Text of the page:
Some of our favorite free family events are going to the music festival our town puts on once a month, movie night at the local park, game nights here at home, and sometimes we’ll let the kids invite a friend over and we set up the living room like a movie theater and lay out nachos, hot dogs, candy, etc.

Those are our five tips we used to help us transition from living on two incomes to living on one. I hope you all enjoyed them and will start implementing some of your own 🙂

Vanessa Phelps is a Mama of five, Homemaking blogger, and founder of the Modern Homemakers Society. Her mission is to help women rediscover the lost art of homemaking, and create a peaceful, stress-free home environment. 

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4 Comments

  • Lisa says:

    Do you still plan a fun money even if there is not enough money to pay the bills? I’m so tired of living off one income and never having enough it seems. We’ve been super frugal. Any suggestions?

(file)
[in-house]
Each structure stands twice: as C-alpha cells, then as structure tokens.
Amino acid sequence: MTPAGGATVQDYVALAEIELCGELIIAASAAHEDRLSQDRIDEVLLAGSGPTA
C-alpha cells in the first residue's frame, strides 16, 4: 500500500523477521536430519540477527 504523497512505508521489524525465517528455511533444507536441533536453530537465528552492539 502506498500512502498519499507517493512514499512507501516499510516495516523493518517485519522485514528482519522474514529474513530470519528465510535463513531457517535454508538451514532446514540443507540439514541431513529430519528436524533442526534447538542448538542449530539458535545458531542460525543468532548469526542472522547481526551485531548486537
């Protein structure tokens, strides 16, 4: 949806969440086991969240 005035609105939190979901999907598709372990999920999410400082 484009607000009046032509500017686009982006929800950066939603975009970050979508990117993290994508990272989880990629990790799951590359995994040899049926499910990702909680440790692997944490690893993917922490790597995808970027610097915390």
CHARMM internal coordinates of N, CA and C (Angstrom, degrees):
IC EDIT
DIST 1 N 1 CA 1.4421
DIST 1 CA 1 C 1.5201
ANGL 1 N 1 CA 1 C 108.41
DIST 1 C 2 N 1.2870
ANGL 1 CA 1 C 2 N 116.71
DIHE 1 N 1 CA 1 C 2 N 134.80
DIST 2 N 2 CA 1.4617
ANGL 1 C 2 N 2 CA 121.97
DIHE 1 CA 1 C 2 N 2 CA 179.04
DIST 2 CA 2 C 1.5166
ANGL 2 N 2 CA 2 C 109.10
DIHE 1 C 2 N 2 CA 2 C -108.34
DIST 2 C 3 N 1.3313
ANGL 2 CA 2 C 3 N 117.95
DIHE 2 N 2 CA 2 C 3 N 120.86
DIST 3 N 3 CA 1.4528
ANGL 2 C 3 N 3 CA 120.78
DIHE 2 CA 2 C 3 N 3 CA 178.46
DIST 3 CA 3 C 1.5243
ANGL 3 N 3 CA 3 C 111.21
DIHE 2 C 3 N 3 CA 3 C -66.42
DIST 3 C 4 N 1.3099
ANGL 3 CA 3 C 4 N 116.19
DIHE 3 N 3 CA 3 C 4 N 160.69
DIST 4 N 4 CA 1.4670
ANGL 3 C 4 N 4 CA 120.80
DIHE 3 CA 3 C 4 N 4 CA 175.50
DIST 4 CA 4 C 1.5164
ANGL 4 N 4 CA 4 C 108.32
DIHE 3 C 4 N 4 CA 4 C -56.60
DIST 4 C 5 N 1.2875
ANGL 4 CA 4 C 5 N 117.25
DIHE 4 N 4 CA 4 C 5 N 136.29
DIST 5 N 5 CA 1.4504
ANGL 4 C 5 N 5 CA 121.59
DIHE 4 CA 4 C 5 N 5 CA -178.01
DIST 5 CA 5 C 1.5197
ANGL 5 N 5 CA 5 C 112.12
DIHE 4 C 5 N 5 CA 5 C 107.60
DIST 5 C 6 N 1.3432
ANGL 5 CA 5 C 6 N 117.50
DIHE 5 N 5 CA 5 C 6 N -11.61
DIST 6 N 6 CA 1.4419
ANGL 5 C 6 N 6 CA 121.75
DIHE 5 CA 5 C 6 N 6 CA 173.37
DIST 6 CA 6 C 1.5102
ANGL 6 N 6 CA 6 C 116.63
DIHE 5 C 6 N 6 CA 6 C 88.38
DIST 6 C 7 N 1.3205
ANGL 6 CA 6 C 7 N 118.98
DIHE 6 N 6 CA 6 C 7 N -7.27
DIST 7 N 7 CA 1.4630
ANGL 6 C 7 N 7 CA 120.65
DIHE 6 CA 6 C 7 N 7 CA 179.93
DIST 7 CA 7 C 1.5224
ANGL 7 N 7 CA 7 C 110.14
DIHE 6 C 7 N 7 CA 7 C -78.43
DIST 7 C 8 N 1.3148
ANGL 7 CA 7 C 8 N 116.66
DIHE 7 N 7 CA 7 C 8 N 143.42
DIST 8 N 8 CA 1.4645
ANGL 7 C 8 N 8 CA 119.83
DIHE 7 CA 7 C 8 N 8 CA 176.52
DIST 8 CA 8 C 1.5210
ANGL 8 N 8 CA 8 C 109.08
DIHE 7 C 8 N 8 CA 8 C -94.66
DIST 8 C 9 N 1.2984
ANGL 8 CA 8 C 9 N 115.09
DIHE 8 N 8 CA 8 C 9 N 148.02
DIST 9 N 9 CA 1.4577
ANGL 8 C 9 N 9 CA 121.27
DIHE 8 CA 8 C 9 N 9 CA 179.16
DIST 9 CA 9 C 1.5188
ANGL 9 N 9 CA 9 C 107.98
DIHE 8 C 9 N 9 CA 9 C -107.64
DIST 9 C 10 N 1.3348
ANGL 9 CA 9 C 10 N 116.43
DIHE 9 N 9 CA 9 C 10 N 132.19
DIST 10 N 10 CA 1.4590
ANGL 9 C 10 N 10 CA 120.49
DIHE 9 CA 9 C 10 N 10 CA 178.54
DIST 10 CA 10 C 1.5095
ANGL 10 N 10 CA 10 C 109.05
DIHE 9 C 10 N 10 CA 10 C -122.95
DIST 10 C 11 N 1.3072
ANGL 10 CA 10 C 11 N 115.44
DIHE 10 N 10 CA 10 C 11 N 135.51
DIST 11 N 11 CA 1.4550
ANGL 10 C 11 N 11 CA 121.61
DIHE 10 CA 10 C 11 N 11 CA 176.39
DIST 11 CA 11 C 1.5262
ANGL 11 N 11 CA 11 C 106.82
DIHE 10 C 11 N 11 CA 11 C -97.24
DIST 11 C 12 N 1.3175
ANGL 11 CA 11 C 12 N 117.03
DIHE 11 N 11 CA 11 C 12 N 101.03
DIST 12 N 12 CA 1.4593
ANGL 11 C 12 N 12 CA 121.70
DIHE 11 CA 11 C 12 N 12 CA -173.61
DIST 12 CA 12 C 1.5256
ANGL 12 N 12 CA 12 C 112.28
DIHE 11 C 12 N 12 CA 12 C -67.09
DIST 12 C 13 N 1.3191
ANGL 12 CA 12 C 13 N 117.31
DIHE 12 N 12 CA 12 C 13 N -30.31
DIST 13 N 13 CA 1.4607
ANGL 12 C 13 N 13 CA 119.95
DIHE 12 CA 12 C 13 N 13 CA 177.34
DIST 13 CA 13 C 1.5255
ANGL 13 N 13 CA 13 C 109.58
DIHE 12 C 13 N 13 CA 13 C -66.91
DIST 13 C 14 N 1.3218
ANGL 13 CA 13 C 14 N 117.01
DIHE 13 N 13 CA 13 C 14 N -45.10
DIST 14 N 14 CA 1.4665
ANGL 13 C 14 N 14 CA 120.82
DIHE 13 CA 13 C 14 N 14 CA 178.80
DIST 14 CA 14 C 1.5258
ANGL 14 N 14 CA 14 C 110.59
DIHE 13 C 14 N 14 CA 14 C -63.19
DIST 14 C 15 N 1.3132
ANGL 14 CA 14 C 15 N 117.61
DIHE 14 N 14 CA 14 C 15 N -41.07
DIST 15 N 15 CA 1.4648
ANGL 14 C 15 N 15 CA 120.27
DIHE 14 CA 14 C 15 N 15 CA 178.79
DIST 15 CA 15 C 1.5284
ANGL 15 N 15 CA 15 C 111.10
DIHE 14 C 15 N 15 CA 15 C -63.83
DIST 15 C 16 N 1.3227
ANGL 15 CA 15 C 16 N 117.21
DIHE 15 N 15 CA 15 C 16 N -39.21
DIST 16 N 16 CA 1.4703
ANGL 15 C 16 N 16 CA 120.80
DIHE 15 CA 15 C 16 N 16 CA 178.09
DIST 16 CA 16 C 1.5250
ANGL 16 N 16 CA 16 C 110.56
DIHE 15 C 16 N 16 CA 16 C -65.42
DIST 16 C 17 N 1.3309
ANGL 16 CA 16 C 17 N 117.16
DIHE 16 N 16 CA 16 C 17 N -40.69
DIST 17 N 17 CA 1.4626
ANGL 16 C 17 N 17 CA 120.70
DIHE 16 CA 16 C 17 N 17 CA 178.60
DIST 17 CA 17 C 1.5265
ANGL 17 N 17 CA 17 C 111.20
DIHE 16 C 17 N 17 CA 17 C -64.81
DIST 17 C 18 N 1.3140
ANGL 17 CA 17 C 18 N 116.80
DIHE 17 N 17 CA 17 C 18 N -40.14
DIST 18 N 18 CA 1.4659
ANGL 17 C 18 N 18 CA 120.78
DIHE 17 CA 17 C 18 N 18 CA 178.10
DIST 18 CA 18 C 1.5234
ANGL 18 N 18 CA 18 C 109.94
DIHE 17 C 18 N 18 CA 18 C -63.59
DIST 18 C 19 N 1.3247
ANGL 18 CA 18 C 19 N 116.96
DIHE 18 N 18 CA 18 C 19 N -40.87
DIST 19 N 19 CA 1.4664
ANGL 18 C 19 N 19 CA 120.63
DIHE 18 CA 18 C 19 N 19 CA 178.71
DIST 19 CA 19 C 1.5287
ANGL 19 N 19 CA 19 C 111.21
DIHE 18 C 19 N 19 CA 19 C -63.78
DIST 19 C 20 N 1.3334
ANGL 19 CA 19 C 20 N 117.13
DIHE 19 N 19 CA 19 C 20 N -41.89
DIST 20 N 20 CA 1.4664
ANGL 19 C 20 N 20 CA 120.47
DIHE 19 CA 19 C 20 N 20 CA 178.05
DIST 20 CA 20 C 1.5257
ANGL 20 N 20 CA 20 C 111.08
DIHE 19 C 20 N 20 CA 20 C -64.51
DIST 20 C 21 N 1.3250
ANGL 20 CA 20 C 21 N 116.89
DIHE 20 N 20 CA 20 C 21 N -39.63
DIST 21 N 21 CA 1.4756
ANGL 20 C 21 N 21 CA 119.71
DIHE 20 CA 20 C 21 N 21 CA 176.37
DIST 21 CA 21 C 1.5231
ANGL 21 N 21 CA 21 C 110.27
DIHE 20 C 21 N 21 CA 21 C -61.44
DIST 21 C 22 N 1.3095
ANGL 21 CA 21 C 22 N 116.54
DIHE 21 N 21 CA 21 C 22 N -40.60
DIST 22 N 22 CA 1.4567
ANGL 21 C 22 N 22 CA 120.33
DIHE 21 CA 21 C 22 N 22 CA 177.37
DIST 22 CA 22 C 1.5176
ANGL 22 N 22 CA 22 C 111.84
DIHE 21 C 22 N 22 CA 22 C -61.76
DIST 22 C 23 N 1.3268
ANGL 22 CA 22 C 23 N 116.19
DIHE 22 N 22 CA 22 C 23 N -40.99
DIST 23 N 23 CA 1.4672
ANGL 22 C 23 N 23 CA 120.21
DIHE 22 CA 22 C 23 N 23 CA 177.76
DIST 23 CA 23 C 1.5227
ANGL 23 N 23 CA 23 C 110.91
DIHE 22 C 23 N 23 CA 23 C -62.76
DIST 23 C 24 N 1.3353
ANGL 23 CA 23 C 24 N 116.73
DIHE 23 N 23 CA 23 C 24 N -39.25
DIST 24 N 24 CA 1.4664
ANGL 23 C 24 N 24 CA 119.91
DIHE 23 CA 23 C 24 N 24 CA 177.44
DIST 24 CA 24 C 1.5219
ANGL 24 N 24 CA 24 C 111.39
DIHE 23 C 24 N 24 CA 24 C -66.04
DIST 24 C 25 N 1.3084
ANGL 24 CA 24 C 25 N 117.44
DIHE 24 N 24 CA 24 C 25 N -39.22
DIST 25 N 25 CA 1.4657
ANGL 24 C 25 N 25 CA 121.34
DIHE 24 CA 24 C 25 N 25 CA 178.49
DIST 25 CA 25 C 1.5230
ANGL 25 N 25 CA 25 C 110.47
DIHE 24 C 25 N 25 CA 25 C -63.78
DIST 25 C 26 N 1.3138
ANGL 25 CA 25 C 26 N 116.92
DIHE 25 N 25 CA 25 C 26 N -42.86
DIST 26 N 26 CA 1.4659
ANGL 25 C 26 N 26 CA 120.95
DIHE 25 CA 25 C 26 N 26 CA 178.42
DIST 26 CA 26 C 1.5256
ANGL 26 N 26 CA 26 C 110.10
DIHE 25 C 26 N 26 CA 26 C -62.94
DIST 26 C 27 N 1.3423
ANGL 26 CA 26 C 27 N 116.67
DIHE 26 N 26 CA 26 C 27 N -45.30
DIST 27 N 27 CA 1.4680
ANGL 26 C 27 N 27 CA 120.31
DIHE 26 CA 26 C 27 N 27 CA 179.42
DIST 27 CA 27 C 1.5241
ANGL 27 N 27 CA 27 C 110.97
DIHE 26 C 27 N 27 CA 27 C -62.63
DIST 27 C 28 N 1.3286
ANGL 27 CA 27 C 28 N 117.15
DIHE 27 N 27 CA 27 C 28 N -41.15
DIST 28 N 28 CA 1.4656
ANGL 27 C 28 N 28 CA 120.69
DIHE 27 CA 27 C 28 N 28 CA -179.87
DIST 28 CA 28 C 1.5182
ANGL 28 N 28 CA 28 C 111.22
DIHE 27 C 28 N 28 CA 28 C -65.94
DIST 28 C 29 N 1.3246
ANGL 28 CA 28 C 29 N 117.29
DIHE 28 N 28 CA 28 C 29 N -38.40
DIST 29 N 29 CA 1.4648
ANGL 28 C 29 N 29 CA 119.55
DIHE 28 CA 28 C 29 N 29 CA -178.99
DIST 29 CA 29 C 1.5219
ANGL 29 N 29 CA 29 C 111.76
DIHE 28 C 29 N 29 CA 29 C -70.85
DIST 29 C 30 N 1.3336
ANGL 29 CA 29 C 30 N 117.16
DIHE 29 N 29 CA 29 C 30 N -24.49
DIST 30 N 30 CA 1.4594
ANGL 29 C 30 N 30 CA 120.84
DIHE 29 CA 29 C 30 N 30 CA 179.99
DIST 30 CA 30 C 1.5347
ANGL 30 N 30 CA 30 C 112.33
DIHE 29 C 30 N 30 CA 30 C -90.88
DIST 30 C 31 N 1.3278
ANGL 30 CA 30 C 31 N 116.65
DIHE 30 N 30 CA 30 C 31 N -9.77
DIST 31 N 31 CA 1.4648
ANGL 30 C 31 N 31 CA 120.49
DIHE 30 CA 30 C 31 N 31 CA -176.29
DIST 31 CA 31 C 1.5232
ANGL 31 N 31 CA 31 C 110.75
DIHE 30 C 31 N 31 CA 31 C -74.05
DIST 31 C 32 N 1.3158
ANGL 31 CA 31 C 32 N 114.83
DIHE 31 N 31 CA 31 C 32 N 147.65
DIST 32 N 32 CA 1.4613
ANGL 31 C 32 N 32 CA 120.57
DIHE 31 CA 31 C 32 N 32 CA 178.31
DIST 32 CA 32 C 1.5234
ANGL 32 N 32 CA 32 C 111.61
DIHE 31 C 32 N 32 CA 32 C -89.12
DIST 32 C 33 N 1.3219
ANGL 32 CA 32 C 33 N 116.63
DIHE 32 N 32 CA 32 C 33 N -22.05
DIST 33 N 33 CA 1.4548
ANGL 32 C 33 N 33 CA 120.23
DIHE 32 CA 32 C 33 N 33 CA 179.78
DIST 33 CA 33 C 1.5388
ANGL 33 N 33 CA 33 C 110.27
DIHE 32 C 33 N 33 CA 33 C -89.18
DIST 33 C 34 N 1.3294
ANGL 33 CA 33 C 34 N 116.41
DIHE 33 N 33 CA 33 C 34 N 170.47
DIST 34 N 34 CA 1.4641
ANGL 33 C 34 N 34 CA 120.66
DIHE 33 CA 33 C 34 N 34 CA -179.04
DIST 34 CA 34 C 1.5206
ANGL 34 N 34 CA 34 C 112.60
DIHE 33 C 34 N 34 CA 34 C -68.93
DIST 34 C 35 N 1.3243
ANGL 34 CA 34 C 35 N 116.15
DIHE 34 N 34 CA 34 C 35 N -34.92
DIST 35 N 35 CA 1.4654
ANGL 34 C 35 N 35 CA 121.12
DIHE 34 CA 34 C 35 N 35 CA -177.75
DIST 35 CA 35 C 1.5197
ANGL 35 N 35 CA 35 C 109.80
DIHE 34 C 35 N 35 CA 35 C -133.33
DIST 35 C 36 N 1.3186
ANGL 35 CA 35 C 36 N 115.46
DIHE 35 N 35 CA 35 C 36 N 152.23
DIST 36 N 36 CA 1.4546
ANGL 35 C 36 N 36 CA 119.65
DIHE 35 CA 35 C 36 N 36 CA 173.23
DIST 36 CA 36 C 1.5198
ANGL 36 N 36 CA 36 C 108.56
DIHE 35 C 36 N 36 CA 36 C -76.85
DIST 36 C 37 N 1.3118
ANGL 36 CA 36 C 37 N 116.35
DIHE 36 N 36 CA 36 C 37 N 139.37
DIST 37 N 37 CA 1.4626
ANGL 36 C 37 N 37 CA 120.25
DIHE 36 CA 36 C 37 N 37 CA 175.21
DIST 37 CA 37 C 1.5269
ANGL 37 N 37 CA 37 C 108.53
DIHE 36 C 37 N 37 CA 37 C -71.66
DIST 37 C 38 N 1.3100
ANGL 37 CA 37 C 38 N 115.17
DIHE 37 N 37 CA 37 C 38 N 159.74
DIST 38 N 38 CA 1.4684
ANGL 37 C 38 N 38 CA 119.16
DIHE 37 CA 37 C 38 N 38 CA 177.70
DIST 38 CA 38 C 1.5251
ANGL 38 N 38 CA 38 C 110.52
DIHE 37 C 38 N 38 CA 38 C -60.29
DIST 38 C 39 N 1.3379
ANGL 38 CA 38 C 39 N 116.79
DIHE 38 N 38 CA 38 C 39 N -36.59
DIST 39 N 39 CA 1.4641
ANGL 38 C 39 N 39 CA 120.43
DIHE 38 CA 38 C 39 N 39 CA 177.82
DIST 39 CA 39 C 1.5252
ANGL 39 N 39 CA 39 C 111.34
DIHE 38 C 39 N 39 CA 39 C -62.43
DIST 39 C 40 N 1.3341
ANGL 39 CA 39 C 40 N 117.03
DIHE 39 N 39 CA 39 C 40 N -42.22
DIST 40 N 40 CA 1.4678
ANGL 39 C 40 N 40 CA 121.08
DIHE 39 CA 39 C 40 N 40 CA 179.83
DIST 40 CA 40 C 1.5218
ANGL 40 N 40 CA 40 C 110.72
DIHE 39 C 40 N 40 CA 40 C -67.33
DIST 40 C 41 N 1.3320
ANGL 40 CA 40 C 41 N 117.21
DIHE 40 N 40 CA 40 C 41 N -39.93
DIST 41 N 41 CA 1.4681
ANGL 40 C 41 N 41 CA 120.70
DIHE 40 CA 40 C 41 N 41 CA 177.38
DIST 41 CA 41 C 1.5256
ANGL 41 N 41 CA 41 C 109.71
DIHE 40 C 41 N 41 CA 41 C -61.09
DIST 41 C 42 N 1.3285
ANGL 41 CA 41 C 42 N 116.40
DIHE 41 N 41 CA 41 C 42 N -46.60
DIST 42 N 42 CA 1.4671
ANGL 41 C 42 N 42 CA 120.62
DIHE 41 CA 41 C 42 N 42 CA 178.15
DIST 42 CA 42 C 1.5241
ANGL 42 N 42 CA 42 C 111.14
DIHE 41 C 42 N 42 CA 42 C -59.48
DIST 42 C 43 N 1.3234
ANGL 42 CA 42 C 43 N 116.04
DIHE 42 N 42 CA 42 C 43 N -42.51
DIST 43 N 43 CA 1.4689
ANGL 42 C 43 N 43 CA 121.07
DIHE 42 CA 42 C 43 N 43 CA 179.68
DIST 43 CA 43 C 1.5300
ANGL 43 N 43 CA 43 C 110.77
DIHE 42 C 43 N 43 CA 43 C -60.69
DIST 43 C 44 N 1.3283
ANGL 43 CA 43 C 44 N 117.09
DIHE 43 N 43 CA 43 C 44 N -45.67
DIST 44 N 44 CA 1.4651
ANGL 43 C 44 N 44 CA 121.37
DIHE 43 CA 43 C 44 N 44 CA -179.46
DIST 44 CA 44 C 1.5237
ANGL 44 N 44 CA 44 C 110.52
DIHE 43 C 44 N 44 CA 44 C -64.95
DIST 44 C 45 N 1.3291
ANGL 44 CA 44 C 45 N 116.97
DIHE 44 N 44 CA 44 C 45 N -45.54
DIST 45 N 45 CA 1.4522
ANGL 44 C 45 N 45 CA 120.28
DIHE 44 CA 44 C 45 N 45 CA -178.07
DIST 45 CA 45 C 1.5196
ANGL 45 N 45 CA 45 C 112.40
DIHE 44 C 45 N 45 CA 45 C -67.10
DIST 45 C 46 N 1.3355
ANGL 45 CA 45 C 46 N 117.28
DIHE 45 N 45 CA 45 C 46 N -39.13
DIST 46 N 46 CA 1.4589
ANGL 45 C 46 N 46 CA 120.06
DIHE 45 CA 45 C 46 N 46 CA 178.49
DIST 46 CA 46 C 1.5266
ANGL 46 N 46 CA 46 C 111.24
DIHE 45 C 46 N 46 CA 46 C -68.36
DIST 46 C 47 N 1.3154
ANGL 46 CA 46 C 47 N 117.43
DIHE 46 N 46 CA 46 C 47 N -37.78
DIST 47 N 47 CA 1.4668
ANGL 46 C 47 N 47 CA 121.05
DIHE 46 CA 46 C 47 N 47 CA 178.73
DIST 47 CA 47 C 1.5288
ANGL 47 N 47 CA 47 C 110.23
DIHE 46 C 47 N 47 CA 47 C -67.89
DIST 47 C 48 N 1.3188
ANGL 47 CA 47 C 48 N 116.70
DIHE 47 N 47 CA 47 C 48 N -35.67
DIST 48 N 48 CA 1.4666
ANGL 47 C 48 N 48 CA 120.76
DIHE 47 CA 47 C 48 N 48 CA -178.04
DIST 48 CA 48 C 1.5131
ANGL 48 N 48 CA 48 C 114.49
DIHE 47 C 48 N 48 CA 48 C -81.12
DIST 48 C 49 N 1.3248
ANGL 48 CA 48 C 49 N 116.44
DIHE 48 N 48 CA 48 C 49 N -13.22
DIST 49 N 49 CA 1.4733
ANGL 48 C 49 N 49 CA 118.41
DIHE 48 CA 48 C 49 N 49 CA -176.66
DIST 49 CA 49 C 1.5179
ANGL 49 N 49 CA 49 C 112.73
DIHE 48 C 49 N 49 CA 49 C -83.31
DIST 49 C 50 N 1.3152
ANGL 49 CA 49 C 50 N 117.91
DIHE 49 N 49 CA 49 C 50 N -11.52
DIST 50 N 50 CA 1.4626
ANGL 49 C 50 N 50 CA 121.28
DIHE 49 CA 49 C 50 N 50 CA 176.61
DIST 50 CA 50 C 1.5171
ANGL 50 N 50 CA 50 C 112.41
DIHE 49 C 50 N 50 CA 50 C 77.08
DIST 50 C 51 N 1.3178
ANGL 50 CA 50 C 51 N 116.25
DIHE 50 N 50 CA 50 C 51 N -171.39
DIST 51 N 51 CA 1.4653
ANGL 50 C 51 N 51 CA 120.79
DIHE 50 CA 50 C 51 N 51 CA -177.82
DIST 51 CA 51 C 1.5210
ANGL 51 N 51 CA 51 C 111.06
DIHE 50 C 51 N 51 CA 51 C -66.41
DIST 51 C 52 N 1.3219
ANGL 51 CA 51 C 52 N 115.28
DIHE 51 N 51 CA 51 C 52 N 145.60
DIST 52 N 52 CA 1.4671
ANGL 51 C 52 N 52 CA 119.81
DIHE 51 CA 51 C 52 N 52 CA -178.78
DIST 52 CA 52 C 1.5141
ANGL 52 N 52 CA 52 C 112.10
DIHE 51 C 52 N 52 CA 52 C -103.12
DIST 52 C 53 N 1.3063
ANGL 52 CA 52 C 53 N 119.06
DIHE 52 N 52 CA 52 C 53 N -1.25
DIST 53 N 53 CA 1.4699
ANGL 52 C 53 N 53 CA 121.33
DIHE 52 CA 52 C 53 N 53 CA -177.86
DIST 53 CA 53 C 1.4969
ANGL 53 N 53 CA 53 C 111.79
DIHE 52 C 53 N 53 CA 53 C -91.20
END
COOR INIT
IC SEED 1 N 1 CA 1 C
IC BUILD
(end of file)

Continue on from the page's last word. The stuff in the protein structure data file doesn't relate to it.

• I just happened to read your comment after reading this post and my heart goes out to you. #1: Sometimes are income is really not enough and we do have to get creative to bring in more money. For example, babysit some extra children, etc. #2: Make sure that you have a written budget. If you haven’t read it, I’d highly recommend borrowing “The Total Money Makeover” by Dave Ramsey from the library. #3: Get creative like this article says and find ways to reduce your bills. Whether that means giving up cable or satellite or switching insurance companies, etc. #4: There are times that it just isn’t possible to live off one income especially if you live in a high-cost area. I hope that helps you. I understand feeling like there is never enough because my husband and I lived that way for a while early in our marriage.